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Lewis and Harris

<b>Lewis and Harris</b>Posted by tjjTraigh Bostadh © tjj
Also known as:
  • Eilean Leadhais

See individual sites for details

Added by TMA Ed

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Web searches for Lewis and Harris

Sites in this group:

31 posts
Achmore Stone Circle
1 post
Aird Sleitenish Stone Circle
5 posts
Airigh Mhaoldonuich Standing Stone / Menhir
10 posts
Airigh nam Bidearan Stone Row / Alignment
11 posts
Airigh Na Beinne Bige Stone Circle
6 posts
Airigh Na Beinn Bige Cairns Cairn(s)
Allt An-T-Sniomh Chambered Cairn
4 posts
Ballantrushall Stone Circle
10 posts
Barraglom Cup Marked Stone
4 posts
Benside
51 posts
Bernera Bridge Circle Stone Circle
7 posts
Borve Burial Cairn Cairn(s)
12 posts
Borve Chamber Cairn Chambered Cairn
4 posts
Bostadh Ancient Village / Settlement / Misc. Earthwork
11 posts
Breasclete Chambered Cairn
1 post
Caisteal Mhic Creacail Chambered Cairn
311 posts
Callanish Standing Stones
4 posts
Carnan a'Ghrodhair Souterrain
6 posts
Carn An MacAskill Cairn(s)
1 post
Carn A' Mharc Chambered Cairn
61 posts
Ceann Hulavig Stone Circle
2 posts
Clachan a Chaluim Standing Stones
45 posts
Clach an Trushal Standing Stone / Menhir
5 posts
Clach an Tursa Standing Stone / Menhir
1 post
Clach Bioreach Standing Stone / Menhir
Clach Ghlas Standing Stone / Menhir
5 posts
Clach Na Greine Standing Stone / Menhir
8 posts
Clach Stein Standing Stones
4 posts
Clach Stein Standing Stone / Menhir
7 posts
Clach Stei Lin Stone Circle
7 posts
Cliacabhaigh Standing Stone / Menhir
8 posts
Cùl a'Chleit Standing Stones
69 posts
Cnoc Ceann a'Gharraidh Stone Circle
79 posts
Cnoc Fillibhear Bheag Stone Circle
8 posts
1 site
Cnoc Nan Dursainean Chambered Cairn
4 posts
Cnoc Na Croich Chambered Tomb
4 posts
Cnoc Sgeir na h-Uidhe Standing Stone / Menhir
19 posts
Coire na Feinne Chambered Cairn
12 posts
Druim Dubh Stone Circle
2 posts
Druim nam Bidearan Standing Stones
1 post
Dunan Chambered Cairn
2 posts
Dun Barraglom Broch
2 posts
Dun Bharabhat Stone Fort / Dun
1 post
Dun Bharclin Stone Fort / Dun
9 posts
Dun Boraigeo Stone Fort / Dun
1 post
Dun Borranish Stone Fort / Dun
Dun Borve Broch
22 posts
Dun Borve Stone Fort / Dun
57 posts
Dun Carloway Broch
3 posts
Dun Cromor Stone Fort / Dun
13 posts
Dun Innisgall Stone Fort / Dun
2 posts
Dun Loch an Duin Stone Fort / Dun
17 posts
Dun Stuaidh Promontory Fort
15 posts
Fang Circle Stone Circle
1 post
Great Bernera Broch
4 posts
H141 - Horgabost Stone Setting
5 posts
1 site
Horgabost Standing Stone / Menhir
16 posts
Iarsiadar Standing Stone Standing Stone / Menhir
5 posts
Kyle's Cairn Cairn(s)
7 posts
Loch An Duin Stone Fort / Dun
7 posts
Loch an Duin (Scalpay) Stone Fort / Dun
1 post
Loch an Dun Stone Fort / Dun
14 posts
Loch an Duna Broch
3 posts
Loch An Dunain Stone Fort / Dun
4 posts
Loch Bhalairiop Crannog
27 posts
The Macleod Stone Standing Stone / Menhir
13 posts
Na Dromannan Stone Circle
19 posts
Olcote Kerbed Cairn
4 posts
Priests Glen
18 posts
Rodelpark Stone Fort / Dun
3 posts
Rodel R141 Promontory Fort
17 posts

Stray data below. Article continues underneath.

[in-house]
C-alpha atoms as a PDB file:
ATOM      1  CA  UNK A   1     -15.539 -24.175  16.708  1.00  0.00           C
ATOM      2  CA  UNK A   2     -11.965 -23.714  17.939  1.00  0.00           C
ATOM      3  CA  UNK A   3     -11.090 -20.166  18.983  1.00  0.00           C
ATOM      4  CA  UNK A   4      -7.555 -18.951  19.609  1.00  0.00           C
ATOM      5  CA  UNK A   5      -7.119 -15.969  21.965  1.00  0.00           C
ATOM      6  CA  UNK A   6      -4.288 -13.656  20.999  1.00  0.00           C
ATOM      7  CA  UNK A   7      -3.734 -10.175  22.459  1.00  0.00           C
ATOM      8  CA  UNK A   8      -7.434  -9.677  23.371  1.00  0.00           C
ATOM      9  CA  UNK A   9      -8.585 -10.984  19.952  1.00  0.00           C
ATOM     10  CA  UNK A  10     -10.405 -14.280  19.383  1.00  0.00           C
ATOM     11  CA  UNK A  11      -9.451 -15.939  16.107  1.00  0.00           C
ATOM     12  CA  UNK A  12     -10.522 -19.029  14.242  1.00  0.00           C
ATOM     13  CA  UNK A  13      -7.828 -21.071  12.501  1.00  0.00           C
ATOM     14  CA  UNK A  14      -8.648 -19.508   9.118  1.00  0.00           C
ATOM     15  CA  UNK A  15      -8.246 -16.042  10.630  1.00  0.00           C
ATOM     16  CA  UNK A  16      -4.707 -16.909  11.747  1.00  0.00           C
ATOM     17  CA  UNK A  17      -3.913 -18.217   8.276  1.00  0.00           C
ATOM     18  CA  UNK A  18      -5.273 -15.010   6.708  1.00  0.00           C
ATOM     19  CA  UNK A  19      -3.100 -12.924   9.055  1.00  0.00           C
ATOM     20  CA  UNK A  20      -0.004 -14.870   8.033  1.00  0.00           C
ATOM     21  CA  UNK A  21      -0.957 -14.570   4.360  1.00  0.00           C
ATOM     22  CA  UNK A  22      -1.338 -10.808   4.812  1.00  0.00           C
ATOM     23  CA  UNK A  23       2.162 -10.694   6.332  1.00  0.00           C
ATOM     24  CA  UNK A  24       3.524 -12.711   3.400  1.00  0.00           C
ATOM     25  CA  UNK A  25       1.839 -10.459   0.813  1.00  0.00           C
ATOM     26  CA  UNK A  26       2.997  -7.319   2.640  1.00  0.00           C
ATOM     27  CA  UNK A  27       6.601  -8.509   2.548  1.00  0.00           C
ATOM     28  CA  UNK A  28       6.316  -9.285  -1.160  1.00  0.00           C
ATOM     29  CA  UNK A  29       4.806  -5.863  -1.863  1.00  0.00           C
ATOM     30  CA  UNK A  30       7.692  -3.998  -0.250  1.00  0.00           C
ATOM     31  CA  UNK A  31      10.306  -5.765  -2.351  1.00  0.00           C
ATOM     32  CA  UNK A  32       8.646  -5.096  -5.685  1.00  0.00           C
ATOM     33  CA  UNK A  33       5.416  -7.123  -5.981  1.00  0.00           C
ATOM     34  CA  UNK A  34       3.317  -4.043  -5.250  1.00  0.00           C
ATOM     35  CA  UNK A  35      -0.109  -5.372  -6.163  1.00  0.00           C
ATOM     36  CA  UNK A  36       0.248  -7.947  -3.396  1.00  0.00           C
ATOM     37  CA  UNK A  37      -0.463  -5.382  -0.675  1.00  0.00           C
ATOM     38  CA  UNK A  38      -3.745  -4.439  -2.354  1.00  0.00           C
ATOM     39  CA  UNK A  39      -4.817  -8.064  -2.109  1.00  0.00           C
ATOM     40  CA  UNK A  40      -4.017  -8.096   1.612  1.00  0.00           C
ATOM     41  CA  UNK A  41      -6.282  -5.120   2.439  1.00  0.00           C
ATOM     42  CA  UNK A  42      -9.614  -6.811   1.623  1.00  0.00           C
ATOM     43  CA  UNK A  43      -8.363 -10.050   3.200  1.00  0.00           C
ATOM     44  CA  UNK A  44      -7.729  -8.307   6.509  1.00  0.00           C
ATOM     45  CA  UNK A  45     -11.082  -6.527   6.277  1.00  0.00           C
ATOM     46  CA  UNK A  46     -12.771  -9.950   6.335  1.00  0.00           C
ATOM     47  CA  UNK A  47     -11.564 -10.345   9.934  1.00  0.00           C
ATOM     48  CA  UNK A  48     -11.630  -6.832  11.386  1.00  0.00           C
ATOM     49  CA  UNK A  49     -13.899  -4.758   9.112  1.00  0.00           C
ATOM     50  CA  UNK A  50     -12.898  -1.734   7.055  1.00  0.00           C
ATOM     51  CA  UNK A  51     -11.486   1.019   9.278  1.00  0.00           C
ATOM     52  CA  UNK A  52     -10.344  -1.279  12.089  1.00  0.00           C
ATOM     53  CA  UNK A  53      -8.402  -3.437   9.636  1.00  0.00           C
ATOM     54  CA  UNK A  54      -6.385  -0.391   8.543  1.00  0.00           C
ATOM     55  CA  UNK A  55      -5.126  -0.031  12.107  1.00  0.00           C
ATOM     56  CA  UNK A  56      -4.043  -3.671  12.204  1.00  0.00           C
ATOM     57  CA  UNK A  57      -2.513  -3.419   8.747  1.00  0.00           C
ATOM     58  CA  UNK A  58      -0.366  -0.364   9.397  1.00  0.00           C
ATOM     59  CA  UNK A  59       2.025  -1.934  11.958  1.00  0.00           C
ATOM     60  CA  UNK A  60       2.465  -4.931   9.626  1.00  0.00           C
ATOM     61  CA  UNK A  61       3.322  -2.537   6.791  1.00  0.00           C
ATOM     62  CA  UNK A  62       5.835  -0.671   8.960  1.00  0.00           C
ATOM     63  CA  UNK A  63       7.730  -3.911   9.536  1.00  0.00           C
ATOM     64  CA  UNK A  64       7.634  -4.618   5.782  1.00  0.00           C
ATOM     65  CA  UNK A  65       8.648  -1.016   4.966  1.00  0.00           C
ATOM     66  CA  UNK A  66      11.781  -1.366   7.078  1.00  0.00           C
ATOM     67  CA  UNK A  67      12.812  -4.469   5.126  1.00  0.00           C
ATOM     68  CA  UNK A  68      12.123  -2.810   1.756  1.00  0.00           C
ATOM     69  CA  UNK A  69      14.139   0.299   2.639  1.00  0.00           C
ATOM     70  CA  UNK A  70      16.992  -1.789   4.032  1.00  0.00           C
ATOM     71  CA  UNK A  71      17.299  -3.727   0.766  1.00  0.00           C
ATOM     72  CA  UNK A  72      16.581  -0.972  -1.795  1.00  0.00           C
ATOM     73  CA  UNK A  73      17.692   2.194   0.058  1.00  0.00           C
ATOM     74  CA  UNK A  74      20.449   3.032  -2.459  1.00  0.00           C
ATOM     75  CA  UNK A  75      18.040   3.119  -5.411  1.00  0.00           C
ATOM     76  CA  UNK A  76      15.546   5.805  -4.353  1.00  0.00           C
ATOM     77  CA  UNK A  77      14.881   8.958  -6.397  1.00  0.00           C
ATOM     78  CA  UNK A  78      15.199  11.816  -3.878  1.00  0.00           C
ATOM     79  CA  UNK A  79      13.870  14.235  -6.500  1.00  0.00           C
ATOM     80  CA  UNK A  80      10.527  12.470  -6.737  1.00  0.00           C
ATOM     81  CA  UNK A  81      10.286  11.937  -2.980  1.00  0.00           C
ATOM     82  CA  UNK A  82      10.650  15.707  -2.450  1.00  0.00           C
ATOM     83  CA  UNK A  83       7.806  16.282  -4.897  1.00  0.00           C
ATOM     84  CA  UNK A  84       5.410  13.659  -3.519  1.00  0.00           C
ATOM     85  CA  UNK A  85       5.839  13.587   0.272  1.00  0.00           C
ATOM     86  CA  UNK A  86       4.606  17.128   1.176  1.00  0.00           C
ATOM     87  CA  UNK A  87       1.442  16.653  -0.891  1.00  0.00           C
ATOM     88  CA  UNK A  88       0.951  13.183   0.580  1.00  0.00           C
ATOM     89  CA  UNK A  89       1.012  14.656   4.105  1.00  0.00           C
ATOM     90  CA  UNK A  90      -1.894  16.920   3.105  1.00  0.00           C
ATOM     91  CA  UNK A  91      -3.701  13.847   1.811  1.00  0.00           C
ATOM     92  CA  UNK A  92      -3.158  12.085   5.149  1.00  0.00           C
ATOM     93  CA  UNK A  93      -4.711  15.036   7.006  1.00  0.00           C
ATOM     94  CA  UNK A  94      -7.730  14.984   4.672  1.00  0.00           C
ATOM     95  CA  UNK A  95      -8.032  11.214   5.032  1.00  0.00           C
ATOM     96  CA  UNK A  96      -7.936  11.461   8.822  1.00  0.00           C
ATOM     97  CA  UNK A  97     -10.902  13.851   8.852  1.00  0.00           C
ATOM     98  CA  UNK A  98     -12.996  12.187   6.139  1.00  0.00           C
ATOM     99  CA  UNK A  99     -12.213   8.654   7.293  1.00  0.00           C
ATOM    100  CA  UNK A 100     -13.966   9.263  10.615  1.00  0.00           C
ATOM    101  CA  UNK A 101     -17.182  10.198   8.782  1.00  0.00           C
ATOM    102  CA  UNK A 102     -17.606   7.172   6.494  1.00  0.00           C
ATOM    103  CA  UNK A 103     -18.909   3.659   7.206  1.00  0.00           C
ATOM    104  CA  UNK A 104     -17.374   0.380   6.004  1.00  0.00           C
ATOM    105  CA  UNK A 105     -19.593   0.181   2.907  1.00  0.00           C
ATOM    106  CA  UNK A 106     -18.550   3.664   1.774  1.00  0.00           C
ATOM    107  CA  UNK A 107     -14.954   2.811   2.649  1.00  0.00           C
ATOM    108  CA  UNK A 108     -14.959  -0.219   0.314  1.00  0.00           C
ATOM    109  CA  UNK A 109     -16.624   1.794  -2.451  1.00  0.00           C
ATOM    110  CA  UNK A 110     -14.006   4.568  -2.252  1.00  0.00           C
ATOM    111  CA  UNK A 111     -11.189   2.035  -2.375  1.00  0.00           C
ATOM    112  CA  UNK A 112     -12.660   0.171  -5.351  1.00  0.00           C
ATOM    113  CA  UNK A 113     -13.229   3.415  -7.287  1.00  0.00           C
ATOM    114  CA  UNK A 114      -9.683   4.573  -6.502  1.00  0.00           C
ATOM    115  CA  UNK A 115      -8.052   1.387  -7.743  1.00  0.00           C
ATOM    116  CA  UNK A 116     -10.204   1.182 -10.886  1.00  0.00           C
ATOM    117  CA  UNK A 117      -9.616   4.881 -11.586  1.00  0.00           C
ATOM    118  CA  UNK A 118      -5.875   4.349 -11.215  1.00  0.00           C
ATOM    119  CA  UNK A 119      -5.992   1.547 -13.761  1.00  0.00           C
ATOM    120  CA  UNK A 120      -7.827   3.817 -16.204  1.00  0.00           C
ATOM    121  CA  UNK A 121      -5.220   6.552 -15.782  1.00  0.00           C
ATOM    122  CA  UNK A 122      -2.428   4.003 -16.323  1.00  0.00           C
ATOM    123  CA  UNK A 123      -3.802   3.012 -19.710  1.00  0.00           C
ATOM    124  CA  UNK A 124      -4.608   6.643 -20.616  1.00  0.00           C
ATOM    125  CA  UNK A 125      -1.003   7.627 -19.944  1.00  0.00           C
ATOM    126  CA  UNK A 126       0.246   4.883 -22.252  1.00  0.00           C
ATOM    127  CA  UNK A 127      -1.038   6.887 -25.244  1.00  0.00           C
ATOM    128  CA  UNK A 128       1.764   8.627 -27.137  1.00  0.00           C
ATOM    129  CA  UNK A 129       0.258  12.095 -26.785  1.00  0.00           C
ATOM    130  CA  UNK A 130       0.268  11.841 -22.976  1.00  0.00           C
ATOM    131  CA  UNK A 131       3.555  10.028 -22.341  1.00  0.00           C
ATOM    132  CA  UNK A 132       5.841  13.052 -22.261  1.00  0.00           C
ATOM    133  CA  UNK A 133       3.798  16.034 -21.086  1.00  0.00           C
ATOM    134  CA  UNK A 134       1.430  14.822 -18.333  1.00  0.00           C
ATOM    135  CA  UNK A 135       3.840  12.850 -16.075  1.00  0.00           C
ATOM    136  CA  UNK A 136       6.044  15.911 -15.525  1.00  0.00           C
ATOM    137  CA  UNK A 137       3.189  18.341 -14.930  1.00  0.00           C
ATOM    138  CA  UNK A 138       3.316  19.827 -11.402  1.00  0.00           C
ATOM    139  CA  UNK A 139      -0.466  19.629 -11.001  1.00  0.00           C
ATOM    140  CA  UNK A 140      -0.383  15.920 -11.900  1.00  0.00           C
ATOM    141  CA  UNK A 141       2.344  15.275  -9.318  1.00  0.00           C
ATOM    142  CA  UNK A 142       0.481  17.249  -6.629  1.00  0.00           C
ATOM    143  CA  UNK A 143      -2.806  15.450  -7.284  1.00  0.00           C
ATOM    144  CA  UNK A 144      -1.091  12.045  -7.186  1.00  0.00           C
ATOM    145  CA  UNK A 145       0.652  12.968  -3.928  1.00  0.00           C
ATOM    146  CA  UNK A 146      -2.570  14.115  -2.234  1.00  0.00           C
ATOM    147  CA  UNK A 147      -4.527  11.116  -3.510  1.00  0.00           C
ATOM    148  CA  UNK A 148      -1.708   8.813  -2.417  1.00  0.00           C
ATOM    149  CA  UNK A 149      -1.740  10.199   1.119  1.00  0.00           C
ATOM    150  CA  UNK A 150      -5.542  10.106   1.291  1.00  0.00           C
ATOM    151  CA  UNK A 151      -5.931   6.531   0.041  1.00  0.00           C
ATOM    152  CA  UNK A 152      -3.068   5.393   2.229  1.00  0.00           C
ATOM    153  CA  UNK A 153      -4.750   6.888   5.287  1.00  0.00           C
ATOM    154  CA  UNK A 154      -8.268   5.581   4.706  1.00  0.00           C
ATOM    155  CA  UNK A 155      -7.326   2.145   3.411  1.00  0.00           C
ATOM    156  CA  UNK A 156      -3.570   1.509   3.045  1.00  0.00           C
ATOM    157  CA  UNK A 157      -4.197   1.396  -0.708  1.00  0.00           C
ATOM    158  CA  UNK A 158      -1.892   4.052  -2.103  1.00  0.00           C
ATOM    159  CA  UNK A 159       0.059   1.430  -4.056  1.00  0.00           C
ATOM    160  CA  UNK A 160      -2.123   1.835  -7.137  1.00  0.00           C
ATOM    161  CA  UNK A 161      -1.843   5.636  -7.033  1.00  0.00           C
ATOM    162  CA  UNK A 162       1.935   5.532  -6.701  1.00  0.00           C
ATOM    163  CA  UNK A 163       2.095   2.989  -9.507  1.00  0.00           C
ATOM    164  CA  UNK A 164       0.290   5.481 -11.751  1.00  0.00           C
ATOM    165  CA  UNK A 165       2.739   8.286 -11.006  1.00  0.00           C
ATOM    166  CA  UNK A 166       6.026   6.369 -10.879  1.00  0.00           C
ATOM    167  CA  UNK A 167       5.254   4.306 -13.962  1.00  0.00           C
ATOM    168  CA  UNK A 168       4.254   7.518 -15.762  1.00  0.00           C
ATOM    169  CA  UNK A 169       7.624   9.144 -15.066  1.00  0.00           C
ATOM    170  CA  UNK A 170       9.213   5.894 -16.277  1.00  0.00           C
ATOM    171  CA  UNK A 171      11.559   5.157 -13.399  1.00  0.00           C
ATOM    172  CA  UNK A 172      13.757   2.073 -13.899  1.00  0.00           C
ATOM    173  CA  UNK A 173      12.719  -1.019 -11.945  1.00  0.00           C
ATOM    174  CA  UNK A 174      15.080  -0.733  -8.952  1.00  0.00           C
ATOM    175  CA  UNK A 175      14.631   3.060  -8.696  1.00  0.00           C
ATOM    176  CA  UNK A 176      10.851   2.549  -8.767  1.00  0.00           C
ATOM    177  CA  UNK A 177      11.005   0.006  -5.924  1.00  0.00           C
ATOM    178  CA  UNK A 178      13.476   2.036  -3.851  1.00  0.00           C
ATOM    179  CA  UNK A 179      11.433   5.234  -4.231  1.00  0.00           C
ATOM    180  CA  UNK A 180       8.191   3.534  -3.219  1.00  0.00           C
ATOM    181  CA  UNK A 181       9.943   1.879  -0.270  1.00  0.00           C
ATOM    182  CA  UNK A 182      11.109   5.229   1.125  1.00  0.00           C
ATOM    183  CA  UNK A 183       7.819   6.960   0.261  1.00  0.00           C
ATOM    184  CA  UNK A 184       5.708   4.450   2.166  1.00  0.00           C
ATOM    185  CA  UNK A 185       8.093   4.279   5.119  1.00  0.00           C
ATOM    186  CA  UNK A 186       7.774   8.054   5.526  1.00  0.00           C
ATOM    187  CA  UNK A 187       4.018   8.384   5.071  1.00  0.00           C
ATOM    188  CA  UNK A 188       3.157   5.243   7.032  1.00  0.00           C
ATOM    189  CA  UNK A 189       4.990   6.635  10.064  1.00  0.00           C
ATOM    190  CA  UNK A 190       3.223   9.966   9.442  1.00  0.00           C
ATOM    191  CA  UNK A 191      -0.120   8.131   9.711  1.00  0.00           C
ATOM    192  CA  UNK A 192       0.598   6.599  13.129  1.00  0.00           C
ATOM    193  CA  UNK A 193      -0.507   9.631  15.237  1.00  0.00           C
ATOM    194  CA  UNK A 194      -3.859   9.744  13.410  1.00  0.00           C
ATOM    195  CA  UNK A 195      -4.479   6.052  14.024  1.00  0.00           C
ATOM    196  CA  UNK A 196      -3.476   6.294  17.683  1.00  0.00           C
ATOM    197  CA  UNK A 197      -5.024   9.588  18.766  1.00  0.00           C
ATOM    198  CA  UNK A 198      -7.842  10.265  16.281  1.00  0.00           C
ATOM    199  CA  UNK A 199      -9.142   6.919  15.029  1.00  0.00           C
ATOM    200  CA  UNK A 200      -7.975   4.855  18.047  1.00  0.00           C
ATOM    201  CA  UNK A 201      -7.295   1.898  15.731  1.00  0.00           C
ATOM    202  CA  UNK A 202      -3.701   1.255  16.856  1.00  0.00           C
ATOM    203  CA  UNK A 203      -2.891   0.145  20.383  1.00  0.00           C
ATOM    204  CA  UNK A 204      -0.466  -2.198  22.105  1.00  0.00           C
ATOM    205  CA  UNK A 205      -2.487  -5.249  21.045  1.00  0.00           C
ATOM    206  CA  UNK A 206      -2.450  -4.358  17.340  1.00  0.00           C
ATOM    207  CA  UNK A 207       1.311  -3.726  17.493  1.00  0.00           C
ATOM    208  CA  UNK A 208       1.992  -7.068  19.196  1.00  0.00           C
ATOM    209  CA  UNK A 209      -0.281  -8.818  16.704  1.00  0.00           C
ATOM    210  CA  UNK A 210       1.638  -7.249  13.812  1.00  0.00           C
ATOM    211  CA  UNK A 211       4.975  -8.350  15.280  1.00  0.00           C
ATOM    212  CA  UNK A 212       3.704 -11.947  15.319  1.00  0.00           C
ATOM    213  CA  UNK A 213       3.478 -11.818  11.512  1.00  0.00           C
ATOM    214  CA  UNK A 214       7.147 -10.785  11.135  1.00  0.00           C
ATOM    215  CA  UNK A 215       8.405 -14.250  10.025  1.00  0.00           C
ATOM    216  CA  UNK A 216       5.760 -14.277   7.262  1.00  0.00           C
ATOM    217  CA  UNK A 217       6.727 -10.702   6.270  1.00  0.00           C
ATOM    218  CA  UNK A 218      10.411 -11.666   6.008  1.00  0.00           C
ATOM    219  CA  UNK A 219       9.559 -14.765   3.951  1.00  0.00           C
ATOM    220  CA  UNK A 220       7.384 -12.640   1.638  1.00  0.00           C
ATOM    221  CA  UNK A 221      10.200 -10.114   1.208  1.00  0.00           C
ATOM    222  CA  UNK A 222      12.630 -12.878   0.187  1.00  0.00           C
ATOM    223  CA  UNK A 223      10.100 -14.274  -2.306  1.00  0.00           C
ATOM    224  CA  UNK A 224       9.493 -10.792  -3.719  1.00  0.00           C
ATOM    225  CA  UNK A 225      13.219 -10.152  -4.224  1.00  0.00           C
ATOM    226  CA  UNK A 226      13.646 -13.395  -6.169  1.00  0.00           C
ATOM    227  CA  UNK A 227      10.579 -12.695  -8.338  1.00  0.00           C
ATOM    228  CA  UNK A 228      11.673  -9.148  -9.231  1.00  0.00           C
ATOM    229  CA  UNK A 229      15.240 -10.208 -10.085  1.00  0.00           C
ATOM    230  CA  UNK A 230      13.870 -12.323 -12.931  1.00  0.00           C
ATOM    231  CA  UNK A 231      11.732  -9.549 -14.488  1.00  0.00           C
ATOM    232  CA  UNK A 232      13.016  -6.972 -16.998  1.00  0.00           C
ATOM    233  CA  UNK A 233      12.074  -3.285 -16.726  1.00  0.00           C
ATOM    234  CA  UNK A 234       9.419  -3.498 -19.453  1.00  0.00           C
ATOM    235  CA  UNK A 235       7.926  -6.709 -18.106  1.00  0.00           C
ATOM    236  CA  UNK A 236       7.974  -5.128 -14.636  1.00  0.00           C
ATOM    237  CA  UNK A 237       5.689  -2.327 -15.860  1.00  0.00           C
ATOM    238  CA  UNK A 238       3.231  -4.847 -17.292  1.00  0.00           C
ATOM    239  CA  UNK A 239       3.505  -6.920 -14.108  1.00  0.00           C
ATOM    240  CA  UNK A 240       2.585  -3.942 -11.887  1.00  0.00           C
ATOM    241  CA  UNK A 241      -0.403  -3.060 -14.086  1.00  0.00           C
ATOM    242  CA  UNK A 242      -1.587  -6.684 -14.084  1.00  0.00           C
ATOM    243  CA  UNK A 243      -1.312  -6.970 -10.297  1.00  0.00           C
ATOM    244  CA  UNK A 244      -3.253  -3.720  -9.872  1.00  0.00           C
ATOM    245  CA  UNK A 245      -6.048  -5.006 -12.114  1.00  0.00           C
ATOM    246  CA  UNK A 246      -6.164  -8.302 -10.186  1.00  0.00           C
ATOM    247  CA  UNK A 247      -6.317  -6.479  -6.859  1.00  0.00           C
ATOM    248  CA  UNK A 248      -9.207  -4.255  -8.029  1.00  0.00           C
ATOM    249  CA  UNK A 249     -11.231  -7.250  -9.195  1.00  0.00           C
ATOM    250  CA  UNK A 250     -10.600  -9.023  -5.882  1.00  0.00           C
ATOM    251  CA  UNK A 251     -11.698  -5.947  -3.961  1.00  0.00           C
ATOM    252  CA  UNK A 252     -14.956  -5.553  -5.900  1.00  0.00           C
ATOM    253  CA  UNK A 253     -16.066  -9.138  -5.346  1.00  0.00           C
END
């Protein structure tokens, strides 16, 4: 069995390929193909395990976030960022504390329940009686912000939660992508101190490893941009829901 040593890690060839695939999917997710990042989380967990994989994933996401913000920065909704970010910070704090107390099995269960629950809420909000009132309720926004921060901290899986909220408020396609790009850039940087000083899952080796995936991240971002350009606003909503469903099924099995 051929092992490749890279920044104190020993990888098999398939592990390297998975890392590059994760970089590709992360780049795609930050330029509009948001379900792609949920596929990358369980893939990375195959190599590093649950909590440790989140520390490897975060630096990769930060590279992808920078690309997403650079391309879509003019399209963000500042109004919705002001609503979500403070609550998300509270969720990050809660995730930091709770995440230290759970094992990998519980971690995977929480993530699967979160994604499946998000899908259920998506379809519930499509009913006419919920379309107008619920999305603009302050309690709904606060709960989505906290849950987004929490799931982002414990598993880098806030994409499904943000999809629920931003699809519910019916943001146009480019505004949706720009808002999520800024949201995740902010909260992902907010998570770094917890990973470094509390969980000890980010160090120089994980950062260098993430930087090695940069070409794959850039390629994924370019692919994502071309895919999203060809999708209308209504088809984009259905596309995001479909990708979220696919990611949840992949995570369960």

Rubha Charnain Cup Marked Stone
10 posts
S64, Scarista Burial Chamber
11 posts
S70, Scarista Burial Chamber
3 posts
1 site
Scarista - S56 Stone Row / Alignment
21 posts
Sgarasta Standing Stone / Menhir
1 post
Shawbost Promontory Fort
5 posts
Sleeping Beauty
27 posts
Steinacleit Stone Circle
13 posts
Stonefield Standing Stone / Menhir
4 posts
Stone 10
4 posts
Taransay Standing Stone / Menhir
14 posts
Toe Head Broch
13 posts
Traigh Bostadh Ancient Village / Settlement / Misc. Earthwork
2 posts
Traigh Na Berie Broch
Sites of disputed antiquity:
3 posts
Cleiteir Standing Stones Standing Stones
2 posts
Cnoc Dubh
2 posts
Roghadal Stone Circle
16 posts
Sildinis Kerbed Cairn

News

Add news Add news
Dig uncovers human life on Scots isle 3,000 years earlier than thought

Items found during an archaeological dig near Stornoway have revealed people lived there thousands of years earlier than previously thought.

More info :

https://news.stv.tv/highlands-islands/archaelogical-dig-project-in-stornoway-reveals-humans-lived-there-3000-years-earlier-than-thought
drewbhoy Posted by drewbhoy
20th June 2022ce

Diver finds 5,500 year old cup in Loch.


https://www.pressreader.com/uk/the-herald-1130/20200622/281762746514403

Also here.

https://www.northern-times.co... continues...
Howburn Digger Posted by Howburn Digger
24th June 2020ce

Housebuilder uncovers Iron Age chamber on Lewis


A 2,000-year-old underground chamber has been uncovered during work to build a house on the Isle of Lewis.

The Iron Age souterrain was revealed during the digging of the foundations for the property in Ness.

Local archaeologists, husband and wife team Chris and Rachel Barrowman, are recording the souterrain... continues...
moss Posted by moss
19th February 2018ce

Archaeology worth £4m to Western Isles' economy

Standing stones that are 5,000 years old are helping to boost the Western Isles economy by £4m a year, according to a new report.

http://www.bbc.co.uk/news/uk-scotland-highlands-islands-41498458
drewbhoy Posted by drewbhoy
5th October 2017ce

Iron Age Burial Gives Insights Into Ancient Islanders

http://www.bbc.co.uk/news/uk-scotland-highlands-islands-38920311
drewbhoy Posted by drewbhoy
10th February 2017ce

Contentious £200m Lewis windfarm takes step forward


environmental survey for site on outskirts of Stornoway lodged with Scottish Government


Plans to build a controversial £200million windfarm on the outskirts of Stornoway have moved forward... continues...
moss Posted by moss